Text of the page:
The follow-up to Neil Anderson's best-selling Sheffield's Date With Hitler. This is the result of months interviewing scores of Sheffielders who lived through Blitz. Everyone from the last surviving firemen who was on duty in December 1940 to one of the last ever customers at Change Alley's historic King's Head Hotel who left just before the bombs dropped that destroyed it.
Sheffield always knew it was in Hitler's sights.It wasn't a case of if, it was always a case of when. But no amount of emergency planning could ever have prepared the city for the hell unleashed on two nights in December 1940.
These weren't just raids aimed at wiping out the armaments industry in the East End like everyone expected; this was an aerial holocaust that struck terror across the length and breadth of an entire city.
Sheffield lay in ruins, hundreds were left dead and dying and almost a tenth of the population were left homeless.
Forgotten Memories From A Forgotten Blitz is the story through the eyes of the people that were there in the thick of the hell.
Scores of eye-witnesses, many now in their nineties, have revisited two of the most horrific nights in Sheffield's history to help put this together.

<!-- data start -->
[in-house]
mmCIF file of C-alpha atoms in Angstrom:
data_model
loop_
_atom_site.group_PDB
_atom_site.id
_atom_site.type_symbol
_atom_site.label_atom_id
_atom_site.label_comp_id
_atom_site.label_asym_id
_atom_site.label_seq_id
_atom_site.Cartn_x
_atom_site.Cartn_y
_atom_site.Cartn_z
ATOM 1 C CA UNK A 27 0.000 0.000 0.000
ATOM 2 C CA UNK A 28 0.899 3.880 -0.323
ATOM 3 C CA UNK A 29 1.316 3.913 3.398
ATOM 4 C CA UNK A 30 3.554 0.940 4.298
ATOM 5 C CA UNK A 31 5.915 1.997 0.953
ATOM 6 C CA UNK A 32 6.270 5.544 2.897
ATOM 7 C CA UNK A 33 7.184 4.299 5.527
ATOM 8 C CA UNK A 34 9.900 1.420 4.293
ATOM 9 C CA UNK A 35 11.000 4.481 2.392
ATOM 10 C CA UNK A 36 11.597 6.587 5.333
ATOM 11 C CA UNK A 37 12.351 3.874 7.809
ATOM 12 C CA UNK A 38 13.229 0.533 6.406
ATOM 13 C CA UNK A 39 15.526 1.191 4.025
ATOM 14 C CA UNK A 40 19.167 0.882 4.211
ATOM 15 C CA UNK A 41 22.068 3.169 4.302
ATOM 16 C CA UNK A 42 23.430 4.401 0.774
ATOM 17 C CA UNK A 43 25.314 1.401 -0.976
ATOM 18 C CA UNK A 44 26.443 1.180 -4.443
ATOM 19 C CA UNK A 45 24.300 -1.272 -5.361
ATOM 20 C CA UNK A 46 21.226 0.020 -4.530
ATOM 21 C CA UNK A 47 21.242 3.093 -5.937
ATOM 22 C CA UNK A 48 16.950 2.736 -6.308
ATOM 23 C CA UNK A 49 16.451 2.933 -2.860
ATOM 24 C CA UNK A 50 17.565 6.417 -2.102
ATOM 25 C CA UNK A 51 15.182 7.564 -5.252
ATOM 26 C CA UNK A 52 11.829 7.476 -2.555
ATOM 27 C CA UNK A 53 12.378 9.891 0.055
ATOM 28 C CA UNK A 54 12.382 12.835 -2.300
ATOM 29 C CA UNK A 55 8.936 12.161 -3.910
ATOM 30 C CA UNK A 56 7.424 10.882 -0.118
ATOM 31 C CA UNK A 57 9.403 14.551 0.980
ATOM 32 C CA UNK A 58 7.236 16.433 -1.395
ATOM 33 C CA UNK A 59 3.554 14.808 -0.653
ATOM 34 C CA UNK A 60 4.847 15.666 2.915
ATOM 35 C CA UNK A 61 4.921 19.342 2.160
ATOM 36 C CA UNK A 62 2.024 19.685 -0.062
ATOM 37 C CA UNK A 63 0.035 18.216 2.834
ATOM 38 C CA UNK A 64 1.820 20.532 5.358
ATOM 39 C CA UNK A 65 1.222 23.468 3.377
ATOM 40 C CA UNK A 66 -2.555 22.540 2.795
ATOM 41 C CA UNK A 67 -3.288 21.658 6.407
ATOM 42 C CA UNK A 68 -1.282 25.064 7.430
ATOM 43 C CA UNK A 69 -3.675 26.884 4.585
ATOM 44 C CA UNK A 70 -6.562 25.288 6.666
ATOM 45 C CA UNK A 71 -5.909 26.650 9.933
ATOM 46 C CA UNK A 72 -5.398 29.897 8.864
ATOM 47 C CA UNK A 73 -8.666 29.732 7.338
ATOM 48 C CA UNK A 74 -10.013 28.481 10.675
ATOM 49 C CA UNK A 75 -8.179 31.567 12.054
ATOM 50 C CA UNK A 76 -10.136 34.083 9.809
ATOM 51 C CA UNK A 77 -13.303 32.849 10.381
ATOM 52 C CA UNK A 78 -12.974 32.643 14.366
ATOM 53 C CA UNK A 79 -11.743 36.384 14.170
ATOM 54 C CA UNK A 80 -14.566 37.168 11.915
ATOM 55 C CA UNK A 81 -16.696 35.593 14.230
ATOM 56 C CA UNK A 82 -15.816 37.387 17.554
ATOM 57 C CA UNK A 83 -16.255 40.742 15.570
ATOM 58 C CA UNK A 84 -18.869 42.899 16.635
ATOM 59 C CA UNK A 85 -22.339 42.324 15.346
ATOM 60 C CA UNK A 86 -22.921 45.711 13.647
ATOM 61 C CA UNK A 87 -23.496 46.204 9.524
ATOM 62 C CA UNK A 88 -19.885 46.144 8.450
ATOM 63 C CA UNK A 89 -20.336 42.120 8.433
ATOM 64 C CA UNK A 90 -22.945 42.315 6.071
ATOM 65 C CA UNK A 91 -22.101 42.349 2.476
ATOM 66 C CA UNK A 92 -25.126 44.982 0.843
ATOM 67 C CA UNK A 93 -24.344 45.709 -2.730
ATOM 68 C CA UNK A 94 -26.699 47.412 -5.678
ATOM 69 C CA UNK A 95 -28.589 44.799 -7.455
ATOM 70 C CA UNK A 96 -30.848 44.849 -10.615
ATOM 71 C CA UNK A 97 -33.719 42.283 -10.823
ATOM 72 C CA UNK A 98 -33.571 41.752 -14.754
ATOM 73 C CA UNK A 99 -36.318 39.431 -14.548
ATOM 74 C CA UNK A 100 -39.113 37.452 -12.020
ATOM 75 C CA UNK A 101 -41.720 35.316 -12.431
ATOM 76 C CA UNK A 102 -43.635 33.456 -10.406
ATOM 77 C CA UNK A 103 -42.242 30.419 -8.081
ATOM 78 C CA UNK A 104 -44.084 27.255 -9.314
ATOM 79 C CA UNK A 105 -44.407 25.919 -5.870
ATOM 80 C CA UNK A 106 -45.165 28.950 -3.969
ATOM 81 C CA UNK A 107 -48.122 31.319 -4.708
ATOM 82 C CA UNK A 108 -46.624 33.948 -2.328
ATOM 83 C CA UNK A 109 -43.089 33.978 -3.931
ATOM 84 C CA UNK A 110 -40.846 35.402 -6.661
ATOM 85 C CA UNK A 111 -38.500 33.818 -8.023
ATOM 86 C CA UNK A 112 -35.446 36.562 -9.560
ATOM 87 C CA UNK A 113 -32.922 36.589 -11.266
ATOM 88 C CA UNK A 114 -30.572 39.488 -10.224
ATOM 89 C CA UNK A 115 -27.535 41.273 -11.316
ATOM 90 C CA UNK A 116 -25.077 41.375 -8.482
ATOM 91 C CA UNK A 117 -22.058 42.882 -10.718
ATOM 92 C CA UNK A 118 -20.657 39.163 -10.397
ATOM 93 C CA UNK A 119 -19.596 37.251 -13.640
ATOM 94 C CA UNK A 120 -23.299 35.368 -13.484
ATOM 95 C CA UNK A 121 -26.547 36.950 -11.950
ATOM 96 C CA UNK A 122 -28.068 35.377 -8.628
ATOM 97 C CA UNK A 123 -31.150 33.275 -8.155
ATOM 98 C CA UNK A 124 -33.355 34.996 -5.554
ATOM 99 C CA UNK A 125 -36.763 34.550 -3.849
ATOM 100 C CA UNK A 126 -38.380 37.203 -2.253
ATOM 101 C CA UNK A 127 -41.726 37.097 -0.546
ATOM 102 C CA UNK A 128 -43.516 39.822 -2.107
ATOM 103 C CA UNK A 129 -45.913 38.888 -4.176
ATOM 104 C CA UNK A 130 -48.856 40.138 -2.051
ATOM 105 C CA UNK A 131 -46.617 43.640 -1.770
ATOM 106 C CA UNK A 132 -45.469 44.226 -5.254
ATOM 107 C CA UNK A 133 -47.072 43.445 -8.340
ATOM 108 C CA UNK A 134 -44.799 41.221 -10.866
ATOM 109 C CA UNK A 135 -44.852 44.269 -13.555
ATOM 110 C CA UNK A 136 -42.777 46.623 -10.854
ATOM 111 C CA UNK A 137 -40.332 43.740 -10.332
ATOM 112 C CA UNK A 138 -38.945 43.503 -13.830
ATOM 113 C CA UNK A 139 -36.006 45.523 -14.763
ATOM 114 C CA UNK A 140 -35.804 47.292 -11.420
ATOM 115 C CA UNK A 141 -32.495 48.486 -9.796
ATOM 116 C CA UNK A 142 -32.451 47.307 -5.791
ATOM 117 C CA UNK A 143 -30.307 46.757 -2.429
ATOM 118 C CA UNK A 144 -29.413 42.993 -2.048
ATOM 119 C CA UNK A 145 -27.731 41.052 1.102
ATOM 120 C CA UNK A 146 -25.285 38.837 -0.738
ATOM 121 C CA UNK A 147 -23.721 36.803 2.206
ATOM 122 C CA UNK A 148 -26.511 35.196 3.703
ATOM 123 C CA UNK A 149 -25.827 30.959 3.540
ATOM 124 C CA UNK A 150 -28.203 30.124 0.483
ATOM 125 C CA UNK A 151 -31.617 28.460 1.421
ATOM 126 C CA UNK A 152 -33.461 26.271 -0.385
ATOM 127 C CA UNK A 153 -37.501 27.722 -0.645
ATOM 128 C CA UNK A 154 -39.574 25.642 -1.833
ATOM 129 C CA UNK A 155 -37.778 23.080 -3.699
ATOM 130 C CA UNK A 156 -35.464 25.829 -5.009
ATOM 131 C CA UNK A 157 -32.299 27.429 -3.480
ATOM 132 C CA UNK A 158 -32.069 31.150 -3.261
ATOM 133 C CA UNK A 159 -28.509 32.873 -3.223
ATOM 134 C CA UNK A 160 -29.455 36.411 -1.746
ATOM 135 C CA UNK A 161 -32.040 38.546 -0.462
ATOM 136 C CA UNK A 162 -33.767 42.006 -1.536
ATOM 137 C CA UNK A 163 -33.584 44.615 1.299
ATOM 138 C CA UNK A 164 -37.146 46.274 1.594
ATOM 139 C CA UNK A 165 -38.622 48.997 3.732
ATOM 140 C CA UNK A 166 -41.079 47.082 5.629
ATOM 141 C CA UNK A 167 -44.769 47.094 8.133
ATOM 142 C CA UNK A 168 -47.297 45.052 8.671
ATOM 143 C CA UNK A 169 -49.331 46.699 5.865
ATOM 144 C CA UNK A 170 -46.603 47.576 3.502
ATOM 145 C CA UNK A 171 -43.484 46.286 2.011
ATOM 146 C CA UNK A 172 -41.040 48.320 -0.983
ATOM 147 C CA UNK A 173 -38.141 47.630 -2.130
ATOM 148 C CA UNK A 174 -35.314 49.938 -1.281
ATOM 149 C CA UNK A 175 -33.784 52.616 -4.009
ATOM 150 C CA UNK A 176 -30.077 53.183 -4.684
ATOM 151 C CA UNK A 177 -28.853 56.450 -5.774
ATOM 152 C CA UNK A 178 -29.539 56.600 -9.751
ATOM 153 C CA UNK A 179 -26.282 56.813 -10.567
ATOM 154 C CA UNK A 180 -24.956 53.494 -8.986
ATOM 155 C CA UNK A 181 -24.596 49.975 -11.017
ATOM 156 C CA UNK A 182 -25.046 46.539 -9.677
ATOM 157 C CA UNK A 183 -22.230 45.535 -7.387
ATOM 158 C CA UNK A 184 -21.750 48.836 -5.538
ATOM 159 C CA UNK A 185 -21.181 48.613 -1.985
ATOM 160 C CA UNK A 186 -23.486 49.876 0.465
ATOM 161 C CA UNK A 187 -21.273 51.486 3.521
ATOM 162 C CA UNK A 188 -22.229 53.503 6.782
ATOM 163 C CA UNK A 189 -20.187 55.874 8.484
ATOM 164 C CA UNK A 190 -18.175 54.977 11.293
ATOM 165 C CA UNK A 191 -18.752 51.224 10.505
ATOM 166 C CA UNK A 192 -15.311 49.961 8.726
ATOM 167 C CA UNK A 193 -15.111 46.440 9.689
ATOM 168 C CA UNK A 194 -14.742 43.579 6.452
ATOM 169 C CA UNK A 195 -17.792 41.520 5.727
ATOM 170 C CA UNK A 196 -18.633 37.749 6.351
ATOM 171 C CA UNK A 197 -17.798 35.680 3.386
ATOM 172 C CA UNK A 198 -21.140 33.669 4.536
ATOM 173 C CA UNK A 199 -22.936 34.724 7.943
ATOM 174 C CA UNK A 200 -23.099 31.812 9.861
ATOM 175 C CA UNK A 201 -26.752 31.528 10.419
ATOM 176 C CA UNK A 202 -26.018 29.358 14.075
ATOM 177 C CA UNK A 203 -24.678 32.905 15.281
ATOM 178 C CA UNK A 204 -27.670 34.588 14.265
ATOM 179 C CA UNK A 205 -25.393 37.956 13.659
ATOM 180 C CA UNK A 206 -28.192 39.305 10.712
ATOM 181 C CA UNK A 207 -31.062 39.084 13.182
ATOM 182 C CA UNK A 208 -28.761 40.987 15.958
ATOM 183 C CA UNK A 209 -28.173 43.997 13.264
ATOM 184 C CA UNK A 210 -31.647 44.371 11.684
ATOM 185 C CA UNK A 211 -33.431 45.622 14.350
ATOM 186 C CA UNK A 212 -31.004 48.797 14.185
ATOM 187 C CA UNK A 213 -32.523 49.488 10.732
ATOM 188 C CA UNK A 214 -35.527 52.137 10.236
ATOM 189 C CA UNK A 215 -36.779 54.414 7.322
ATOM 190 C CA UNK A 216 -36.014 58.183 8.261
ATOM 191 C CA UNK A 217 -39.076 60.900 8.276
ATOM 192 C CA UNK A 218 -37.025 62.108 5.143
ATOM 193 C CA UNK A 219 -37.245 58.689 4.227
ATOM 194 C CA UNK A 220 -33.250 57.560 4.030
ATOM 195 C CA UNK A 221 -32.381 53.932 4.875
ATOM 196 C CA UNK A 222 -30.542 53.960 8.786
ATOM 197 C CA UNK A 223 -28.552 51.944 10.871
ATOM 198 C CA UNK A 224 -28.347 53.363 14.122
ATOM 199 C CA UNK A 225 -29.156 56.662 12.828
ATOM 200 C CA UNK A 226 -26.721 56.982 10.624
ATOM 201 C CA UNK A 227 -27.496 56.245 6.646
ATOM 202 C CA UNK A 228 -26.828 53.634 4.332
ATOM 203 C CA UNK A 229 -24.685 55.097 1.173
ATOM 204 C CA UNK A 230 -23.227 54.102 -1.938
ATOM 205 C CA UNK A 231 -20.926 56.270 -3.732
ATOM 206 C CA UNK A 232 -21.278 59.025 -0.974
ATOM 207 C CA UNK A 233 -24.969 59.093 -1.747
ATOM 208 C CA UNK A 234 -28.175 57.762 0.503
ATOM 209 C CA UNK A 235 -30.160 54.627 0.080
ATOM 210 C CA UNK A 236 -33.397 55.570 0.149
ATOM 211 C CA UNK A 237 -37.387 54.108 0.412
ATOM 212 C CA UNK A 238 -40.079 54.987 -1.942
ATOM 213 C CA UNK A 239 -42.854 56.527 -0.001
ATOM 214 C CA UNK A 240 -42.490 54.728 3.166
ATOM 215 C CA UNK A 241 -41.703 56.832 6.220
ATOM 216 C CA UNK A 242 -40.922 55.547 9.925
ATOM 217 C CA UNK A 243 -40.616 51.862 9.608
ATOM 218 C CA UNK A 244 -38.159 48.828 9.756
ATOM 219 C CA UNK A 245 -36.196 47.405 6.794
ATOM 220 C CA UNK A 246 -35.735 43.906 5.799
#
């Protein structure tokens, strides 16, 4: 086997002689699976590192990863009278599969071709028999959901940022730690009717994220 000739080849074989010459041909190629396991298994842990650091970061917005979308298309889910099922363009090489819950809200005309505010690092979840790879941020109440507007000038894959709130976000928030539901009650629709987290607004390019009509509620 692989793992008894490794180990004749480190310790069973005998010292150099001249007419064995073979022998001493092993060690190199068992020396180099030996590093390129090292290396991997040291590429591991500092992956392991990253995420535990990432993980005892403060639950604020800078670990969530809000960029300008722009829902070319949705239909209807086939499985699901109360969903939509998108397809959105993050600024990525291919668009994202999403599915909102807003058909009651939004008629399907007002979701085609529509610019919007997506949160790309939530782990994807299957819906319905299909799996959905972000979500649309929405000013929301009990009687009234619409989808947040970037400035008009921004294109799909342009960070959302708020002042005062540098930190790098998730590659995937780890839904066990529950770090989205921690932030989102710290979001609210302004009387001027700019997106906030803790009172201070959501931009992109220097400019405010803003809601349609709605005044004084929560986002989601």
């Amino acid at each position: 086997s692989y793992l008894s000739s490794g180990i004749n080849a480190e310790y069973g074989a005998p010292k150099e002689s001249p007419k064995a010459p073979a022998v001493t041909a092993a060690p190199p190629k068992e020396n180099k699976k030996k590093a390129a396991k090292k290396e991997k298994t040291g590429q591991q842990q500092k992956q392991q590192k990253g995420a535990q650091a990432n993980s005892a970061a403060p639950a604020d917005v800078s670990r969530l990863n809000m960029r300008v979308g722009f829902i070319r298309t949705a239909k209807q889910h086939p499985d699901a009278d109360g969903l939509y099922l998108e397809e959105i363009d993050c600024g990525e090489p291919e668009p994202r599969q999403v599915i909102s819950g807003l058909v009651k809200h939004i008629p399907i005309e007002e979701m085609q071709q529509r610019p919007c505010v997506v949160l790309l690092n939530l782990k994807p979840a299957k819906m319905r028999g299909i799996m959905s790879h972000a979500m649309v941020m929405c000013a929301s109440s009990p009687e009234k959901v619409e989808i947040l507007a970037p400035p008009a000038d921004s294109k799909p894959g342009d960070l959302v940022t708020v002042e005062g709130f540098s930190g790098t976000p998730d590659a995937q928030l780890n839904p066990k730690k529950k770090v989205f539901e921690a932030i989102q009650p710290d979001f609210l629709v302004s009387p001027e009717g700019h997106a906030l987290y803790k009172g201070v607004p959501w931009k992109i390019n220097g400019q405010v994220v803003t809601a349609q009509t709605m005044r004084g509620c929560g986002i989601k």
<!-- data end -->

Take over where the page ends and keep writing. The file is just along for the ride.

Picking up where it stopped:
These incredible stories include 94-year-old Douglas Lightning who's reputed to be the last surviving fireman that was on duty on those two fateful nights; 92-year-old Joyce Spurr who emerged from the public air raid shelter to help co-ordinate the relief effort and Maurice Wilkinson, one of the last ever customers at Change Alley's historic King's Head Hotel who dodged the bombs to ensure he got back to his parents so they could all die together.
Forgotten Memories From A Forgotten Blitz has been compiled by Sheffield's Date With Hitler author Neil Anderson as a way to help remember the incredible sacrifices the city and its people made in an event that's sadly now referred to as 'the forgotten Blitz'.
All profits from sales of the book will go to the Sheffield Blitz Memorial Fund (www.sheffieldblitz.co.uk) which is raising money to ensure the attacks that changed the face of the city are remembered for future generations.